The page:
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Social Networks and Anthropology: How Many Friends is too Many?

627b1a10da6bd579fd7f2ea8c73774b8?s=47 Matt J Williams
February 04, 2009
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Social Networks and Anthropology: How Many Friends is too Many?

Informal talk.
Venue: FTS Seminar, Cardiff University School of Computer Science & Informatics.

627b1a10da6bd579fd7f2ea8c73774b8?s=128

Matt J Williams

February 04, 2009
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Transcript

  1. How Many Friends is too Many? Social Networks and Anthropology

    Matthew Williams M.J.Williams@cs.cf.ac.uk Food, Talks and Students Seminar 4th February 2009
  2. Introduction • Anthropology: • The study and understanding of human

    behaviour • Some research areas: • Small world experiments • The structure of social networks • The size of social networks • What relevance to my research? • Somewhat digressive, but... • Understanding of human social networks may aid in the development of more effective content dissemination approaches • (...mostly just general interest!)
  3. Overview 1. Sizes of Social Networks in Humans • Neocortex

    Size in Primates 2. Interesting Social Network Size Studies • ...in the Real World • ...in Massively Multiplayer Online Games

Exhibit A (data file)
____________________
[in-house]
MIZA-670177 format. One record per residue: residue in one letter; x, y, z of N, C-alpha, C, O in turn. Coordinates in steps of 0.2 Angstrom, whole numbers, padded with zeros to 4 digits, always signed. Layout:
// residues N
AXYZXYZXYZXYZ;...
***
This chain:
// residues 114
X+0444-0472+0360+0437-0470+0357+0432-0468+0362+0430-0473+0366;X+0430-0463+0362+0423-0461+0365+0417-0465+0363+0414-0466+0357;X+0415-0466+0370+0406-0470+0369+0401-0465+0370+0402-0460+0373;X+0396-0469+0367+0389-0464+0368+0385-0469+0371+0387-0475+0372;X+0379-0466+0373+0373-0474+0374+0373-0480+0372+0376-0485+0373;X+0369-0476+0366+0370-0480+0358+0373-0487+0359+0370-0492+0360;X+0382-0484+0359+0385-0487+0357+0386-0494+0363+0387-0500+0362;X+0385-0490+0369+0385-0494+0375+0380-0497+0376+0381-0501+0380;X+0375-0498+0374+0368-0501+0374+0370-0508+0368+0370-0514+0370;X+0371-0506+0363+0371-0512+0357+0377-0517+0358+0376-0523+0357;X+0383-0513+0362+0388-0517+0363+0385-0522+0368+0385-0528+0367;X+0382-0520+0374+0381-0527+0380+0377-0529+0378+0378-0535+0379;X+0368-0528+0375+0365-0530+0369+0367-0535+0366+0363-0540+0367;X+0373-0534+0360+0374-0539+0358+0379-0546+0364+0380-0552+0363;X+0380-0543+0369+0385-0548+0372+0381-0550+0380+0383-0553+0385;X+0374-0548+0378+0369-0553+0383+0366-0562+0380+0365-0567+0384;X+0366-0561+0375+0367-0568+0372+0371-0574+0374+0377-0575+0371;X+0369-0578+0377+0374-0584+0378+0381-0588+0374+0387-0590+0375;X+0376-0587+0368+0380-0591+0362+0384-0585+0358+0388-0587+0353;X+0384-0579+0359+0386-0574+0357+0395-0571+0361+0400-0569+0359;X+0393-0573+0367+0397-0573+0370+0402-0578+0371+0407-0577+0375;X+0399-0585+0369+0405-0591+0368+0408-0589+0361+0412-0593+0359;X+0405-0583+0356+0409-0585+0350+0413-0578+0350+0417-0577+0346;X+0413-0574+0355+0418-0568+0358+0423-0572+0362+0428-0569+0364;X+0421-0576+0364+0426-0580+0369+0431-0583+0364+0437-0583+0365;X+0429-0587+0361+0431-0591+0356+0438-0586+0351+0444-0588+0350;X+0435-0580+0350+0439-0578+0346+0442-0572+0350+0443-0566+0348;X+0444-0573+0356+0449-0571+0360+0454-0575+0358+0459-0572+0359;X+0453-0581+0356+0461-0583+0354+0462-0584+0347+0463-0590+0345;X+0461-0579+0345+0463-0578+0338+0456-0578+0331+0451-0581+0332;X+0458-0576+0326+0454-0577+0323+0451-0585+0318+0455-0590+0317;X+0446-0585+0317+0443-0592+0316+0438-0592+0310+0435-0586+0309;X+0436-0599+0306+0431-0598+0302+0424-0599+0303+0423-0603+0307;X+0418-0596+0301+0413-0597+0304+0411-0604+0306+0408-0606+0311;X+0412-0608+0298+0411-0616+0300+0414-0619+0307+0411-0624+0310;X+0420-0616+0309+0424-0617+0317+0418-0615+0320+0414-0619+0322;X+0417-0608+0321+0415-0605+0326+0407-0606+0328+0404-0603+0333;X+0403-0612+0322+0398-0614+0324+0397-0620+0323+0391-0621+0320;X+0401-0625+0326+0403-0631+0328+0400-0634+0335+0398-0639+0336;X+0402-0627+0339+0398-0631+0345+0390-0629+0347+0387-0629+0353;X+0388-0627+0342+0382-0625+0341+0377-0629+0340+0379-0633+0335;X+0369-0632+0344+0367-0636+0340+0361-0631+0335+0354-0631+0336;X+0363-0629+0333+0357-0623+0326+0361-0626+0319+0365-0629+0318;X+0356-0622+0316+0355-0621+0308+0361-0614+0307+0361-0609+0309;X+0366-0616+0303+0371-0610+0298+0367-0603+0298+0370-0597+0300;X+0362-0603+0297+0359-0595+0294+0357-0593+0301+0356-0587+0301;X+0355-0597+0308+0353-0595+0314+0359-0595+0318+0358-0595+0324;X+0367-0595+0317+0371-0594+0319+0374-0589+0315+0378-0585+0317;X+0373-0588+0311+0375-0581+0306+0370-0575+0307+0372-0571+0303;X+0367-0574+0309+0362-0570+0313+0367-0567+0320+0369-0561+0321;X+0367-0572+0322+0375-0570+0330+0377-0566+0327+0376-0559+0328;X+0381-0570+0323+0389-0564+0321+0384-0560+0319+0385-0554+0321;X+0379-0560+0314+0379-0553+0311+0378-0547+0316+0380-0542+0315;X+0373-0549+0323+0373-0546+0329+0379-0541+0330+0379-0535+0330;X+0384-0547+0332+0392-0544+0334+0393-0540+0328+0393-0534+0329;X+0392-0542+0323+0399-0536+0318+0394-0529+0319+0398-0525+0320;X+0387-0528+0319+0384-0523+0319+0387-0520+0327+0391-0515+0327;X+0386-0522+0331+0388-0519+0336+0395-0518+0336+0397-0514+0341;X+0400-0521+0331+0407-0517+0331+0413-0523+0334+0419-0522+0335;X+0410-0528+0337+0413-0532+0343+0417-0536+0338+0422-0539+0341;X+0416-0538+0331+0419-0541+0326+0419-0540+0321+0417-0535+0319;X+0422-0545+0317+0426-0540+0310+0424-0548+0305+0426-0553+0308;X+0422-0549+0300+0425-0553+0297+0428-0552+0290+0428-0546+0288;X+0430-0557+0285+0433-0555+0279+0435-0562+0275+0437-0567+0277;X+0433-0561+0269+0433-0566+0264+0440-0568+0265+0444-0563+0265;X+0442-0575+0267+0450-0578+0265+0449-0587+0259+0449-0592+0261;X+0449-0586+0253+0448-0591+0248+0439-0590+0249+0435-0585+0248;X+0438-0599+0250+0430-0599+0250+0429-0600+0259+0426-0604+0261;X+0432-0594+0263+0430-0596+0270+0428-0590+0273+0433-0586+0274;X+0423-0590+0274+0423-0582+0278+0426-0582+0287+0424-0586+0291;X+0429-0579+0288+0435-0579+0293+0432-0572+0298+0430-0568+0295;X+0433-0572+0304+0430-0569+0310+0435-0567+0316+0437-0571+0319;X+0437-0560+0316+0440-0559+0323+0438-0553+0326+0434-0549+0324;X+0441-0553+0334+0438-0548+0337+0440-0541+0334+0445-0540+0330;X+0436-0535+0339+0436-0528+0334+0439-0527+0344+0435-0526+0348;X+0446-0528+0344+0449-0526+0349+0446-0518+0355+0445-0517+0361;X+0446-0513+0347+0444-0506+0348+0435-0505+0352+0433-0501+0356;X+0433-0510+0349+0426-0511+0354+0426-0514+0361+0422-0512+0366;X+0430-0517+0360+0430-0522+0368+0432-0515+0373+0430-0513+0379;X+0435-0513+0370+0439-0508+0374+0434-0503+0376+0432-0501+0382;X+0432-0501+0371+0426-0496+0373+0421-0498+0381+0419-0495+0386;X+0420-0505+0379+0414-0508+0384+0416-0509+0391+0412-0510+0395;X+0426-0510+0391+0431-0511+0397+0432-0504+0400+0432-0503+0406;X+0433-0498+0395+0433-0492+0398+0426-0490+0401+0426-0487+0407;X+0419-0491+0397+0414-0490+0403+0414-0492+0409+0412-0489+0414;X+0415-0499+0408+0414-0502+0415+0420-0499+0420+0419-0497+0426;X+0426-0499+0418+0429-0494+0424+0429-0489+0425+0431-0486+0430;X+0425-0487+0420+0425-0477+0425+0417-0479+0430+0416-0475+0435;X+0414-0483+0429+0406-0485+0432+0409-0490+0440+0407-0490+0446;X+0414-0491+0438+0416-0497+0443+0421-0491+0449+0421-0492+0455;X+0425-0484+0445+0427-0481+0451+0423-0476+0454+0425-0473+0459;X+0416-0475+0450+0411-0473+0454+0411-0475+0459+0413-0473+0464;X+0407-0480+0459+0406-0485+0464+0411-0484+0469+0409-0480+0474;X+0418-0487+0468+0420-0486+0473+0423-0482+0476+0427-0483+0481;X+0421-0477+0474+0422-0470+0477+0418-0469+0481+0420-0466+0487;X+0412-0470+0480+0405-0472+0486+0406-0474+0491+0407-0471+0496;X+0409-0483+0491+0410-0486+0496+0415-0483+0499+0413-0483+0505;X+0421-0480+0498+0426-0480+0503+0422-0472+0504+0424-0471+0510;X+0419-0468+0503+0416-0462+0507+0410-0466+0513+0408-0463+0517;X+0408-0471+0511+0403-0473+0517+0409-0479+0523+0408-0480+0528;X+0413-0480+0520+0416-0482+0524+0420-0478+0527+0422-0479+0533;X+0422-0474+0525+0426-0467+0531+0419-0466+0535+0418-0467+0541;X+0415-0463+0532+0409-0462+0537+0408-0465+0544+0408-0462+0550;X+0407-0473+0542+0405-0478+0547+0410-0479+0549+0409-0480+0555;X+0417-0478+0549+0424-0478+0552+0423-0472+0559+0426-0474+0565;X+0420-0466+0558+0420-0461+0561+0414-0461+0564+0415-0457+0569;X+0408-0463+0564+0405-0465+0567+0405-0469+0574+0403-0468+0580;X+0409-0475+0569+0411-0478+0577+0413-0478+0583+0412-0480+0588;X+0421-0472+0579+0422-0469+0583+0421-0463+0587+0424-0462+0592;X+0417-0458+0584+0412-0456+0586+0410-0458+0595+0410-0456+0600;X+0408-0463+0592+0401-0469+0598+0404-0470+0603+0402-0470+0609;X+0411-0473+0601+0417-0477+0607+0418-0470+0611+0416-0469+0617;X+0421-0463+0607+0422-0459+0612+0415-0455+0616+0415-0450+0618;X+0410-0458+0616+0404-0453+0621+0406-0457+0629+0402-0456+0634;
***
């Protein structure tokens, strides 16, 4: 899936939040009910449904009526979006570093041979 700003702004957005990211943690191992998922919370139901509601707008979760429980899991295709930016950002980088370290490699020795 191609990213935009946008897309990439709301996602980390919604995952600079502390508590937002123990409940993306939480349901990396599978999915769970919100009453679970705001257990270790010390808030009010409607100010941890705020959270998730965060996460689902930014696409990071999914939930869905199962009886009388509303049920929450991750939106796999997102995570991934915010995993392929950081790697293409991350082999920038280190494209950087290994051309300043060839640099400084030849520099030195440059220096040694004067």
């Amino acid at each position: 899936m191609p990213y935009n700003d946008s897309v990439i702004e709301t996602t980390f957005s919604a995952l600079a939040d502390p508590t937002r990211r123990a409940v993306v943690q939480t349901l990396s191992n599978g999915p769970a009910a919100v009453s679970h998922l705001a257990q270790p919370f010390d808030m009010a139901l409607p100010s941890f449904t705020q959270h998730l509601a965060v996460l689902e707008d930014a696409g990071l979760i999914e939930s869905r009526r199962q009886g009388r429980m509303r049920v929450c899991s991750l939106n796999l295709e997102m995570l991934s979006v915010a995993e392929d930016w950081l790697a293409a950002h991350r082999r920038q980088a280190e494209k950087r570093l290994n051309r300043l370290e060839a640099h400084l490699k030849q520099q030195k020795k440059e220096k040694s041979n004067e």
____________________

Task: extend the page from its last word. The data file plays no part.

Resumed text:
4. Dunbar’s Number A Cognitive Limit

  5. The Social Brain Hypothesis • The evolution of primate brains

    was driven by the demands of complex social systems • Primate social systems are more complex than those found in other species • Managing larger social groups requires greater information processing capacity
  6. Social Networks in Non- Human Primates • Primates use social

    grooming to establish friendships and coalitions • Spending time for grooming is important for group cohesion • Primate social networks are identified by their social grooming patterns
  7. From Apes and Monkeys to Humans • The Neocortex Ratio

    • Indicator of a species’ information processing capacity • Ratio of neocortical volume to the rest of the brain • Neocortex ratio for humans: 4.1 • Group size as a function of neocortex ratio allows us to extrapolate a group size for humans • Humans have a mean group size of 150! [Dunbar08]